Subject: I have found a CD that I think you would enjoy
Guitar Paradise of East Africa
Genres: World Music, Pop
Groovy aint the word for this - guitar players will love it
(5 out of 5 stars)
"I bought this in Berlin and it is super groovy. I wanted all my friends to hear it - and I lent it to my mate who worked behind in an African Bar in Berlin. Unfortunately it got stolen and I've not been able to buy it since - until I ordered it from Amazon.The groove is lively, melodic and enchanting - you can't sit down or frown when it's on, which makes it the dogs breakfast for summer parties. What's more, guitar players who thought they'd heard it all will be inspired by the terrific melodic style of these stupendous axemen.. Even the great Jimi Hendrix could have learned something - (he'd admit that too, I'm sure)The songs and the singing are great as well by the way - there's bits in the odd song, where the band converse briefly in Swahili while the rhythm and the melody sparkles away effortlessly in the background. Well cool. I tell you peeps - it makes the narrow multi-million dollar video junk that we keep hearing in the charts sound like ... well cardboard.If you want to hear something different, give it a listen - you might be converted!!Mart"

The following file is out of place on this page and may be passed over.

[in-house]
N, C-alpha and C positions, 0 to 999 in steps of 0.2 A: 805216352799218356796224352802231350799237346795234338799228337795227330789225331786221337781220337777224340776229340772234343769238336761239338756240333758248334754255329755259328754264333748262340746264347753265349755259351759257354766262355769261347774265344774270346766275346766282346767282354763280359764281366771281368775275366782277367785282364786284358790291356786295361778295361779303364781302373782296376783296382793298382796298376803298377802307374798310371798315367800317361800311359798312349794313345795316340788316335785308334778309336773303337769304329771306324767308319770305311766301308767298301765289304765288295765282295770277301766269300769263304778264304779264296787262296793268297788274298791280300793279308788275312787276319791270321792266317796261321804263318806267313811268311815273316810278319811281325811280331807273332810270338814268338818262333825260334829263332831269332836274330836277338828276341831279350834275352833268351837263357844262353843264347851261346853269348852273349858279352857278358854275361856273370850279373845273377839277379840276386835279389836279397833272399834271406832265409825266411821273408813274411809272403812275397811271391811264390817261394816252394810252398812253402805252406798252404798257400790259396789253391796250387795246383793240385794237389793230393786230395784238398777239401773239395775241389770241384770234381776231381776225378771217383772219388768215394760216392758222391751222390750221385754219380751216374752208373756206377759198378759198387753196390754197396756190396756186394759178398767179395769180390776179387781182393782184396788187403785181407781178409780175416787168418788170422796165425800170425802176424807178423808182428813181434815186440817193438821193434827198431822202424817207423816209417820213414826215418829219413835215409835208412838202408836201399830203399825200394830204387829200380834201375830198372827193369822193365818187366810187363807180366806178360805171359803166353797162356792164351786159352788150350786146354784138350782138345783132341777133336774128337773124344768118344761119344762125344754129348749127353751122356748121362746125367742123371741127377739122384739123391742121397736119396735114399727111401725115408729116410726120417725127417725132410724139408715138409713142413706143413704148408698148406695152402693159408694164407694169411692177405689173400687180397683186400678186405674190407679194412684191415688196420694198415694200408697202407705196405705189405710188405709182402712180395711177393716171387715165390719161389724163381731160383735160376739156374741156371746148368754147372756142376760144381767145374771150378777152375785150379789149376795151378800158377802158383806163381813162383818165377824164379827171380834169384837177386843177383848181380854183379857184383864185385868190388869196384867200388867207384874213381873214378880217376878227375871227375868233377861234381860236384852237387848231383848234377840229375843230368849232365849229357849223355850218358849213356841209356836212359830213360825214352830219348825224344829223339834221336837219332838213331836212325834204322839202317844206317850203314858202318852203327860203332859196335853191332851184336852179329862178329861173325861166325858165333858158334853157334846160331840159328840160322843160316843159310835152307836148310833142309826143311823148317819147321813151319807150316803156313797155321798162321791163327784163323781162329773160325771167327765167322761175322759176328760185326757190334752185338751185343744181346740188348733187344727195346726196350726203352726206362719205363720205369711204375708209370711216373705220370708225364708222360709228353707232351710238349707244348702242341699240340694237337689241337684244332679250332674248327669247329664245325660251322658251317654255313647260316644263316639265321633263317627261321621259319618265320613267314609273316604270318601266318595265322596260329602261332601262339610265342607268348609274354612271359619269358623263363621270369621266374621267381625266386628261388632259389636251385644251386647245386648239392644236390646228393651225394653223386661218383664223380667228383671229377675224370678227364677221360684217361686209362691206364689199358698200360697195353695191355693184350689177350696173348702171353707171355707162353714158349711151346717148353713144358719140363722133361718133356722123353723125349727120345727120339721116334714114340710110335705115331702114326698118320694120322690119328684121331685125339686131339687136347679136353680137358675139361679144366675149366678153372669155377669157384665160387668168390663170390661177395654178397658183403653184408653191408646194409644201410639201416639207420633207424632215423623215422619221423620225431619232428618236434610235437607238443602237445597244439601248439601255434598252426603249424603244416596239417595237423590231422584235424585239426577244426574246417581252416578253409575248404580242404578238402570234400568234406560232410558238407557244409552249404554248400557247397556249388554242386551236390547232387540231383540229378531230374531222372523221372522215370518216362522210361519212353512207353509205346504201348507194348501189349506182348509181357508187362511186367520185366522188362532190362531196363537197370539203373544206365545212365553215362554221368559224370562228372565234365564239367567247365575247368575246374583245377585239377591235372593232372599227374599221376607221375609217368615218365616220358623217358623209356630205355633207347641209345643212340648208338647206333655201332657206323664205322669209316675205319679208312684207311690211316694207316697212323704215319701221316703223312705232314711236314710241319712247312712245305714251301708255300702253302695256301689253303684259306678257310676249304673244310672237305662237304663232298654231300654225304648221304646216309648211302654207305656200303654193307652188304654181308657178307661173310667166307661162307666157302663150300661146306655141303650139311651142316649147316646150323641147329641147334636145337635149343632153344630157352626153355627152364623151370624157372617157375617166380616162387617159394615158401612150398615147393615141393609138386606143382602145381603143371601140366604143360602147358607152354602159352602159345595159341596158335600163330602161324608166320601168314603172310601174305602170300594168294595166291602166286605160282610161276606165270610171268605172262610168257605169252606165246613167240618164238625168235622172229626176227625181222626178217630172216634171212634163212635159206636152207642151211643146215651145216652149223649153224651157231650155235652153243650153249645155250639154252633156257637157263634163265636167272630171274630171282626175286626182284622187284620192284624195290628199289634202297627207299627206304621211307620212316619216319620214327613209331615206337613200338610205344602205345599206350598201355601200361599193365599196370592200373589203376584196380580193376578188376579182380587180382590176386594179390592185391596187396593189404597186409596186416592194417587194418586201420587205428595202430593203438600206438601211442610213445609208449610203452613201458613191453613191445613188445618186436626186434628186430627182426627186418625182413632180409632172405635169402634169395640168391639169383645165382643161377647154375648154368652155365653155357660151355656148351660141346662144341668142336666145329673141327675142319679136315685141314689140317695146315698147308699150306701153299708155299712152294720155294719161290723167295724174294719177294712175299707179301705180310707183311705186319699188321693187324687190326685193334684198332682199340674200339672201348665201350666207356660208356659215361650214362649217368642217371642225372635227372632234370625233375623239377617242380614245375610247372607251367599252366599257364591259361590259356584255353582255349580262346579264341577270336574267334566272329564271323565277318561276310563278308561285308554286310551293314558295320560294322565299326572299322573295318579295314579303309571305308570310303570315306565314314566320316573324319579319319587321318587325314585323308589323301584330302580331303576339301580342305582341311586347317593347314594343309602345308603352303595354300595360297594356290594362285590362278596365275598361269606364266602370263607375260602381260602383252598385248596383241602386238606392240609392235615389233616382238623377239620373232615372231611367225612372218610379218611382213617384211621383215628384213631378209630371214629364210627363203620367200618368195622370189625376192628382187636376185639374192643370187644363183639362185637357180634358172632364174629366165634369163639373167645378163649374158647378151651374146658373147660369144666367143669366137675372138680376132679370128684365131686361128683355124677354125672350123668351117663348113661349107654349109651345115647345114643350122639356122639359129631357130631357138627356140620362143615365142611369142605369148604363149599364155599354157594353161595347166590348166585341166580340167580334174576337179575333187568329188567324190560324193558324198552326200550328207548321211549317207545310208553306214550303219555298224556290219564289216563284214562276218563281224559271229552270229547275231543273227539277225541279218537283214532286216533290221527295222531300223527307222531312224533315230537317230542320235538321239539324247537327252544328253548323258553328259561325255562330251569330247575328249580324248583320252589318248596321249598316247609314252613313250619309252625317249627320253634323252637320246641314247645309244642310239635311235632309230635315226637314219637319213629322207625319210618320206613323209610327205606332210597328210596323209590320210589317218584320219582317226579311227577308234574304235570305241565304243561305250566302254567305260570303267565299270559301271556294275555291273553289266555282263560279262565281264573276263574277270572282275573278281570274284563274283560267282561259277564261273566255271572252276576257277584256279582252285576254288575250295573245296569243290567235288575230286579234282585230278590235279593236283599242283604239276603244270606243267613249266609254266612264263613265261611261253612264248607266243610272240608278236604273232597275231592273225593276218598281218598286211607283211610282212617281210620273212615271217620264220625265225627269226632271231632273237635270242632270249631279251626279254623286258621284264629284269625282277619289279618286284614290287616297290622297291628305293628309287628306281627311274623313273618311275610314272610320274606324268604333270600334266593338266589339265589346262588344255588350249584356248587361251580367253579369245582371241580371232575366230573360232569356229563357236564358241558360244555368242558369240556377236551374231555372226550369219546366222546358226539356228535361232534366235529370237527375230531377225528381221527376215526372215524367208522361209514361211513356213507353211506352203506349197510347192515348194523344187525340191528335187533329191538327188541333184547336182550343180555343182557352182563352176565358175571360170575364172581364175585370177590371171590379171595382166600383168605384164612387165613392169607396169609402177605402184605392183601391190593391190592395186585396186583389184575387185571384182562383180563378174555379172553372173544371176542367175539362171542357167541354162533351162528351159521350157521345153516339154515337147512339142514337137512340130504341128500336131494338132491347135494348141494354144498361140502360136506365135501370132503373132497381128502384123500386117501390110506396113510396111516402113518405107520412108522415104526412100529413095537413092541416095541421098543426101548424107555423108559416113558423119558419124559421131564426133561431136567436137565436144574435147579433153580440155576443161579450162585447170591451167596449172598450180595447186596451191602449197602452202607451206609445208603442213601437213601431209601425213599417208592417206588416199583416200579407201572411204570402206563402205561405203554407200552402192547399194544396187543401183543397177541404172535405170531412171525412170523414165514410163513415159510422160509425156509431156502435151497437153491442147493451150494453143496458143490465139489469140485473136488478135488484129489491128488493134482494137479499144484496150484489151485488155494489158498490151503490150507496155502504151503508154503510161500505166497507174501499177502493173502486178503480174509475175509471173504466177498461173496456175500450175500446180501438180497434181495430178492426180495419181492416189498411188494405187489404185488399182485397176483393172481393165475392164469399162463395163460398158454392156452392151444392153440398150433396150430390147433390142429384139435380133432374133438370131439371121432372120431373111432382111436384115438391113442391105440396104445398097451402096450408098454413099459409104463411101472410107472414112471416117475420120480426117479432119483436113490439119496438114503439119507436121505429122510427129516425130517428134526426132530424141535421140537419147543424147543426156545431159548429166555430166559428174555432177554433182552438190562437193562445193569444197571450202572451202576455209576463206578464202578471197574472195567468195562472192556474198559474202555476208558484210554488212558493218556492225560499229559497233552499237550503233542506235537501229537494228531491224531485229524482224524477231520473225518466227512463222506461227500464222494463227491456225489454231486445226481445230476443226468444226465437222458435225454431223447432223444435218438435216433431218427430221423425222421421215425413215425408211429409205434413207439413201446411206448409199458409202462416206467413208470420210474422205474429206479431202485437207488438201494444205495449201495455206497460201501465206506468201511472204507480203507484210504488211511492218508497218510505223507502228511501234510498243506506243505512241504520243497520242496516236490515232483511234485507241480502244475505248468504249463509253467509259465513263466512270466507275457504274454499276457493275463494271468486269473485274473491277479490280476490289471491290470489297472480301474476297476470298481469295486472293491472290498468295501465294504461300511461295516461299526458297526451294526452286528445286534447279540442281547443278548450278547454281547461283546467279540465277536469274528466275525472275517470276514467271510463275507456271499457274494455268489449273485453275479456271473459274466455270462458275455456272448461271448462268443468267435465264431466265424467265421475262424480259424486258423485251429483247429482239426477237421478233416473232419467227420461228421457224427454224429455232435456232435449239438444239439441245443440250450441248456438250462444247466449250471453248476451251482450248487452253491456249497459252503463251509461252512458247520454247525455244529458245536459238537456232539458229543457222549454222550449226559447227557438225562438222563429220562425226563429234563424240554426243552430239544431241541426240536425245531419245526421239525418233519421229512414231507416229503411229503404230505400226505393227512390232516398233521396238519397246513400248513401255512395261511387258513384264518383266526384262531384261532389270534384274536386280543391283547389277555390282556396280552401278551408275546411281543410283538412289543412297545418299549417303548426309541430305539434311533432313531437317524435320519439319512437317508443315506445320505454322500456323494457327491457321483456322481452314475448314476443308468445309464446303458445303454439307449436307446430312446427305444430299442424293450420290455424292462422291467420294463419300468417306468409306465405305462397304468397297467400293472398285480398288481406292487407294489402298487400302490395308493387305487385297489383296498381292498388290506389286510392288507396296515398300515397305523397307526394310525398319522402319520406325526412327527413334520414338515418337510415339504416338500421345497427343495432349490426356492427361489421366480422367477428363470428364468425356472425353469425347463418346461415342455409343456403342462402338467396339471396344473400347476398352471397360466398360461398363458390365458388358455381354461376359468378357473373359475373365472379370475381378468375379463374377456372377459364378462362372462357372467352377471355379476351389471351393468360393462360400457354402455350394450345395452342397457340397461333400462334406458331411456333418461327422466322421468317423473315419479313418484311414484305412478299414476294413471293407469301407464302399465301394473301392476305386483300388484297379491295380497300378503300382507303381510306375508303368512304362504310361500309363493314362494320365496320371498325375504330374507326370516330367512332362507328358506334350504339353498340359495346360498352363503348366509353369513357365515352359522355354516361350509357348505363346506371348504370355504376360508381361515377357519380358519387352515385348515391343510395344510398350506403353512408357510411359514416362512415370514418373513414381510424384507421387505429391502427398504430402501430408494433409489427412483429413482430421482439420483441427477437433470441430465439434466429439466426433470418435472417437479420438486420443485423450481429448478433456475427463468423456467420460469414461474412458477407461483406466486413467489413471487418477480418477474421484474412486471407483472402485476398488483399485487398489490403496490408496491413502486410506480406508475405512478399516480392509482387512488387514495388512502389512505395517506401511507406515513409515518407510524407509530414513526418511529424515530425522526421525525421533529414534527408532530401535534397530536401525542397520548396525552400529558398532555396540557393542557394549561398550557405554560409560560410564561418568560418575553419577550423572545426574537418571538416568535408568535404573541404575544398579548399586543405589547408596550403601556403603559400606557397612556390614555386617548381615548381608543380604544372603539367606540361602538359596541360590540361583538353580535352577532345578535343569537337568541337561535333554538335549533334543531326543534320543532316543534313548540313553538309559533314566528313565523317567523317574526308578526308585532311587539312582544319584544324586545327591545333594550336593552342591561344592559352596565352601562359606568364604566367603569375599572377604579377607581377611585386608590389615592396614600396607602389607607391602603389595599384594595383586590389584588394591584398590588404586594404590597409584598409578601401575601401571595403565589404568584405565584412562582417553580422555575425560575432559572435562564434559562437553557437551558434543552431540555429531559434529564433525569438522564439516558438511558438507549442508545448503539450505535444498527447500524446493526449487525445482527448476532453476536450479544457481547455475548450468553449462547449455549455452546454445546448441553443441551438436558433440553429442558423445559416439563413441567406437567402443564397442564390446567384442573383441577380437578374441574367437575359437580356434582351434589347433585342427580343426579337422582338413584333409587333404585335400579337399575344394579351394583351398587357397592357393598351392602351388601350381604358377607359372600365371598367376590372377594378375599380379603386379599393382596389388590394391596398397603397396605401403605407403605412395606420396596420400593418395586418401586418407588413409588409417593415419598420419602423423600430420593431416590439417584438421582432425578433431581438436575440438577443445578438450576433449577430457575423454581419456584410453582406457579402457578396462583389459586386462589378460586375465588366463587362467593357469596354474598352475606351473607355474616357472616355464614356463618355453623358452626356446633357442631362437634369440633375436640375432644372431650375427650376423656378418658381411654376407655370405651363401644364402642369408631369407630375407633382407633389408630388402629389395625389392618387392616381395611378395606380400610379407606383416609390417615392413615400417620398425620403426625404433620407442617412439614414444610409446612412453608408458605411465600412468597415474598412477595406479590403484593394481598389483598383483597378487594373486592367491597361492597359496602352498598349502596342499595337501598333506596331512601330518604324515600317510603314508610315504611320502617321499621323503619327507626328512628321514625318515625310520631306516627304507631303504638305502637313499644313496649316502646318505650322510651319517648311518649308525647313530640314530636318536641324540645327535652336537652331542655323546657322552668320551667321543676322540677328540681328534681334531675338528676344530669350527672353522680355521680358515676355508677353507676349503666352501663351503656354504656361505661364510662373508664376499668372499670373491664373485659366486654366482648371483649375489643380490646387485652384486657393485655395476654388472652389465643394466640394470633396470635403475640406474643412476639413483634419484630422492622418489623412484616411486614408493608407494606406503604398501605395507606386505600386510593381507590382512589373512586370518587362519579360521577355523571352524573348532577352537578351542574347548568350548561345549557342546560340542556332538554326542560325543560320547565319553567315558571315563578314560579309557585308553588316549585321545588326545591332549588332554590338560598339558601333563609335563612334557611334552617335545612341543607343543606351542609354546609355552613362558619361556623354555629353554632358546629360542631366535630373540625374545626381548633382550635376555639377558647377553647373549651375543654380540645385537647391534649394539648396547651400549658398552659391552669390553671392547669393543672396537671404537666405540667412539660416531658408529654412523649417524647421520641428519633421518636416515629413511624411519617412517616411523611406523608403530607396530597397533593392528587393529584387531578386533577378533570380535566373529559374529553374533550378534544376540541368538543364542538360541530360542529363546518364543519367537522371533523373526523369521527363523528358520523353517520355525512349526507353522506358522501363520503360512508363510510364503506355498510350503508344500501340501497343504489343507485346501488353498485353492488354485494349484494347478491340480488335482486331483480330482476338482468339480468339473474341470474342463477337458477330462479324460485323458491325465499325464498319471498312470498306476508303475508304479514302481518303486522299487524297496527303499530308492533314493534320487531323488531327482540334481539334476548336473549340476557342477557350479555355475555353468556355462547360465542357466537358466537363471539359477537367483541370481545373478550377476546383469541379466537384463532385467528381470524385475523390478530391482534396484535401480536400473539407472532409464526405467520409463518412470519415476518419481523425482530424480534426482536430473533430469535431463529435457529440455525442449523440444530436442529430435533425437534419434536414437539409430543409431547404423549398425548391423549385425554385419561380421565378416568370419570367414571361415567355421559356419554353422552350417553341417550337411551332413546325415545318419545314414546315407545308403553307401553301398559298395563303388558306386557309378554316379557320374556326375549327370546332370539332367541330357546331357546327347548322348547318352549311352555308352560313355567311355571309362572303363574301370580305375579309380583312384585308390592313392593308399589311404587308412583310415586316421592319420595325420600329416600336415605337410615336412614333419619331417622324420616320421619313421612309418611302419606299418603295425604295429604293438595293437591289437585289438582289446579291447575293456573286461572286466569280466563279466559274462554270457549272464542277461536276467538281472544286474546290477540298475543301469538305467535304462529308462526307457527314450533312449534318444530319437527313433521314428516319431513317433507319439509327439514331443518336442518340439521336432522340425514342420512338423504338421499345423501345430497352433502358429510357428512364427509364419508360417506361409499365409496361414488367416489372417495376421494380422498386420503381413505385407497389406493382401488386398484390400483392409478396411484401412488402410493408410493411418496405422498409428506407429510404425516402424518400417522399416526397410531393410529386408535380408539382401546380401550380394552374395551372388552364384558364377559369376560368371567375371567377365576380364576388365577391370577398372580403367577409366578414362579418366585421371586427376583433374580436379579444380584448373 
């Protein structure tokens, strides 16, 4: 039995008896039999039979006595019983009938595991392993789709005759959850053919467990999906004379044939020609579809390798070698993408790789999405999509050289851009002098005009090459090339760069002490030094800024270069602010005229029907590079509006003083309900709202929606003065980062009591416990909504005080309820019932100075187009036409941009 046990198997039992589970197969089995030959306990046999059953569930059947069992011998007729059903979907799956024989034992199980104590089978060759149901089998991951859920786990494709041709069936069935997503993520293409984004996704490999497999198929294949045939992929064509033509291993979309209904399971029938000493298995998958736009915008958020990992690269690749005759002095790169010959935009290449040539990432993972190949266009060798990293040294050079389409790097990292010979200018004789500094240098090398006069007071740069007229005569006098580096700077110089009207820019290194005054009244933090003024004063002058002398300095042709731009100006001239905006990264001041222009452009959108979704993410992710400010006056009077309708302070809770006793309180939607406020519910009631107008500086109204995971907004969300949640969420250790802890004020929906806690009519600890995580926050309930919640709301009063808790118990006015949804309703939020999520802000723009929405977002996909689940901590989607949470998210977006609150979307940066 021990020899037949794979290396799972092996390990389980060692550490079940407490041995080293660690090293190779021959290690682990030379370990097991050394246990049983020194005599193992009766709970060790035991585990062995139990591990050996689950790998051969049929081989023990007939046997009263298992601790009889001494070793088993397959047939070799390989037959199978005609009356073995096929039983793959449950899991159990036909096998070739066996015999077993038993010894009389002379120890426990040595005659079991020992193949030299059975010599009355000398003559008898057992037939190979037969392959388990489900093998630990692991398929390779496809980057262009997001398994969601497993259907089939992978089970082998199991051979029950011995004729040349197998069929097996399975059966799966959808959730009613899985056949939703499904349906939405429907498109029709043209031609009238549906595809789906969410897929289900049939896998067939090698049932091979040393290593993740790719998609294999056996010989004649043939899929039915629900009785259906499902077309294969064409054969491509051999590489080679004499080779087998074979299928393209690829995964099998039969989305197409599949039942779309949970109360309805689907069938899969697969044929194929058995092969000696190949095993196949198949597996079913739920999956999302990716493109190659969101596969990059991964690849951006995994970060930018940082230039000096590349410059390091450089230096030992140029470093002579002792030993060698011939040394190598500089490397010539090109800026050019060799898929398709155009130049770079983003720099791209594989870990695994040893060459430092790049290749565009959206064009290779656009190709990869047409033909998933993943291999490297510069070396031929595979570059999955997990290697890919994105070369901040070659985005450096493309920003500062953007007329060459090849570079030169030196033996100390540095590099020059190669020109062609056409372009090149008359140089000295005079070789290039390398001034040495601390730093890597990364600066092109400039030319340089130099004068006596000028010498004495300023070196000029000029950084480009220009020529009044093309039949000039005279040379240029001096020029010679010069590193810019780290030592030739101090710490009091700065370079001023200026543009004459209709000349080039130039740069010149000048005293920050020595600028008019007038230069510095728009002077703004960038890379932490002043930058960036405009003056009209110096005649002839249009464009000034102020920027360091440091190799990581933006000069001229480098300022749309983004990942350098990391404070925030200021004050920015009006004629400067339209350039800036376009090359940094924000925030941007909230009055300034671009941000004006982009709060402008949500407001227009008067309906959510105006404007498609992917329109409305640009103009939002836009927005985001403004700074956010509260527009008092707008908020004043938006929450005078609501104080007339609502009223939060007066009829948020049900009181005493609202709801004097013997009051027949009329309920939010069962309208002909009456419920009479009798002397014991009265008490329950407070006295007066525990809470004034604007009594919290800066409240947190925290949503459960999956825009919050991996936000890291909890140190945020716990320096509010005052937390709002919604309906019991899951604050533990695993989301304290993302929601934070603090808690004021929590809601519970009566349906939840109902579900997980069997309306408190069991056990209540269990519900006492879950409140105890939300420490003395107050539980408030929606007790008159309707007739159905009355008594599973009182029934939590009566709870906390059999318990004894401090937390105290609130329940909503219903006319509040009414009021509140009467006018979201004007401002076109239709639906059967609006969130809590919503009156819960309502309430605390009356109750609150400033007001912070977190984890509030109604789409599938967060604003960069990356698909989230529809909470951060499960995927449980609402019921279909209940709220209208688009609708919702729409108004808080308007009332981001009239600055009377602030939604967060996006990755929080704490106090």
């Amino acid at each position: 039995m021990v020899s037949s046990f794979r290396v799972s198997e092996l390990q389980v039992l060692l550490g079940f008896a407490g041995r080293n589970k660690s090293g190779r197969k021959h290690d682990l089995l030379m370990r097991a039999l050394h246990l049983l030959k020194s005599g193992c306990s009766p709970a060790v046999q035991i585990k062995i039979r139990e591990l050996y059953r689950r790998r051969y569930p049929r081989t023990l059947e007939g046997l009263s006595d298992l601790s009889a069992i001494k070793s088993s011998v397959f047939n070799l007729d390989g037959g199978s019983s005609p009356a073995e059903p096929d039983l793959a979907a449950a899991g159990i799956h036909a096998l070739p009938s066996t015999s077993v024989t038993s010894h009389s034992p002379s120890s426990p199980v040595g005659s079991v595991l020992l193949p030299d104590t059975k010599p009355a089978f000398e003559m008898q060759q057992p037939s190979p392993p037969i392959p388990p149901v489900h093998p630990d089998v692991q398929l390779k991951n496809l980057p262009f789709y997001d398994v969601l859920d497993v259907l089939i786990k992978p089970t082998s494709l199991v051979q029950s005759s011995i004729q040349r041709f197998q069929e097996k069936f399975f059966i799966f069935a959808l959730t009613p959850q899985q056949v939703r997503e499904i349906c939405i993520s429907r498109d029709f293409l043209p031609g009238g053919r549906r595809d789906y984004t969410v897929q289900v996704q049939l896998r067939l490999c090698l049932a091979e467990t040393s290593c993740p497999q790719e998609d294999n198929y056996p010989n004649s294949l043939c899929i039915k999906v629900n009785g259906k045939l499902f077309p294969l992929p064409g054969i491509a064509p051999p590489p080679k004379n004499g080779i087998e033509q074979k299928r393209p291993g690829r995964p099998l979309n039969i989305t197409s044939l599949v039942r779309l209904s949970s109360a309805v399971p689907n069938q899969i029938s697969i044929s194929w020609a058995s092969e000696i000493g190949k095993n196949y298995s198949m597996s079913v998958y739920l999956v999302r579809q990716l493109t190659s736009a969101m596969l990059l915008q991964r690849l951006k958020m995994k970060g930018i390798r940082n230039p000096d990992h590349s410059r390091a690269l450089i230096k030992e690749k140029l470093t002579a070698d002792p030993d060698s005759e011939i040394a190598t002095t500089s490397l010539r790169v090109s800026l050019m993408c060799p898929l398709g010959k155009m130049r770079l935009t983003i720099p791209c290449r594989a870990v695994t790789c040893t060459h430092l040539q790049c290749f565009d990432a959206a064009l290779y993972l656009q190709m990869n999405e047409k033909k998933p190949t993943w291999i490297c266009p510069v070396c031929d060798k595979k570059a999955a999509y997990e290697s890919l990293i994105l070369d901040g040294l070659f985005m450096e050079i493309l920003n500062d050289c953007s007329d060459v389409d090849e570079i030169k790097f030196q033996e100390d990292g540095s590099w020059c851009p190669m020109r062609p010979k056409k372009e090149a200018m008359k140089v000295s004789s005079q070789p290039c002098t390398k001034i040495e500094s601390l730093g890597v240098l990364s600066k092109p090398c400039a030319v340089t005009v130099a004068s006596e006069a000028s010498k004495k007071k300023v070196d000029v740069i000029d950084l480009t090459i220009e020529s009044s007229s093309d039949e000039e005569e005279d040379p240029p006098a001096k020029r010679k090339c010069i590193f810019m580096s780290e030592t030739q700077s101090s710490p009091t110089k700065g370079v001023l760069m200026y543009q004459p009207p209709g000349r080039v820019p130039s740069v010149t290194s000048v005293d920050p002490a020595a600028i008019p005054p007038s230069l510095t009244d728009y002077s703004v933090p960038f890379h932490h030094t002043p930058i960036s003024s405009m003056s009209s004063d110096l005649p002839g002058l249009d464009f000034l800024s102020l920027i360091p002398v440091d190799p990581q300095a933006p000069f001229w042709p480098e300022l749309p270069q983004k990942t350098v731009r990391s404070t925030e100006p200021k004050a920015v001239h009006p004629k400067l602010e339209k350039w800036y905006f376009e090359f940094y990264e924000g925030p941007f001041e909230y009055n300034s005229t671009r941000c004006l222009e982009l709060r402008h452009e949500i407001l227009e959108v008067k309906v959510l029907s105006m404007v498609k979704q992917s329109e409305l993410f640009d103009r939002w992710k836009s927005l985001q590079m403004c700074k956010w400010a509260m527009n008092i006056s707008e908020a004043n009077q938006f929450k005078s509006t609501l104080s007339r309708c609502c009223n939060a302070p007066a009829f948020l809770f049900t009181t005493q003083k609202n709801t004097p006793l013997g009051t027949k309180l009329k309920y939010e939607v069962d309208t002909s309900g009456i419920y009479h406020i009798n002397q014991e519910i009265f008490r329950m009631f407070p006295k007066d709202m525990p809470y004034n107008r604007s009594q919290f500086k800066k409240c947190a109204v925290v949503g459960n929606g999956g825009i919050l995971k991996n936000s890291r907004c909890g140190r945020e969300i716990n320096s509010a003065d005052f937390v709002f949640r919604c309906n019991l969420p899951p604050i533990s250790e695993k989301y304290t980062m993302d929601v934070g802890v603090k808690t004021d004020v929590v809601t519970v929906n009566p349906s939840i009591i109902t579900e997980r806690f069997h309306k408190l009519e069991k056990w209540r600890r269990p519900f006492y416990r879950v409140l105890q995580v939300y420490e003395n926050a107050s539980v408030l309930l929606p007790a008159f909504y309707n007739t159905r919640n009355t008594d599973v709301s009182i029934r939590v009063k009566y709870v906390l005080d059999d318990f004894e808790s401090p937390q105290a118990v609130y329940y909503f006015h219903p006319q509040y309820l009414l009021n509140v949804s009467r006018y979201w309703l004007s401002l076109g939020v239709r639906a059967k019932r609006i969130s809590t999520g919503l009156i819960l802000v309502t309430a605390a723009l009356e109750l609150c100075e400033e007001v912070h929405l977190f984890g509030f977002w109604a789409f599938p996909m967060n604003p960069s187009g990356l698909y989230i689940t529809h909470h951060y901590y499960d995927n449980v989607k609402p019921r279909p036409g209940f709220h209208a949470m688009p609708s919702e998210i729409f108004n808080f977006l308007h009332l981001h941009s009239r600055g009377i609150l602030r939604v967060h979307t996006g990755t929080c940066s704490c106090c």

Possibly misleading title
m_noland | Washington, DC United States | 01/24/2001
(4 out of 5 stars)
"This is indeed a CD of 1970s-80s East African guitar bands, but these guys play with little sustain, and despite the length of some of the cuts, these guys are a lot closer to Joe Pass or Chet Atkins than Jimi Hendrix -- i.e. don't expect rock guitar "heroics." Or histrionics either, for that matter.Instead, this is benga, a heavily Congolese-influenced style. Typical line-up of a band on this collection is one or more singers, two guitarists, a drummer, a percusionist, and a bass player. Some of the bands have horns. The style often takes the form of the two guitarists playing intricate repeated patterns behind the singer(s) with one of the guitarists stepping out occasionally for a solo. The rhythm sections are typically more subdued than their West African counterparts."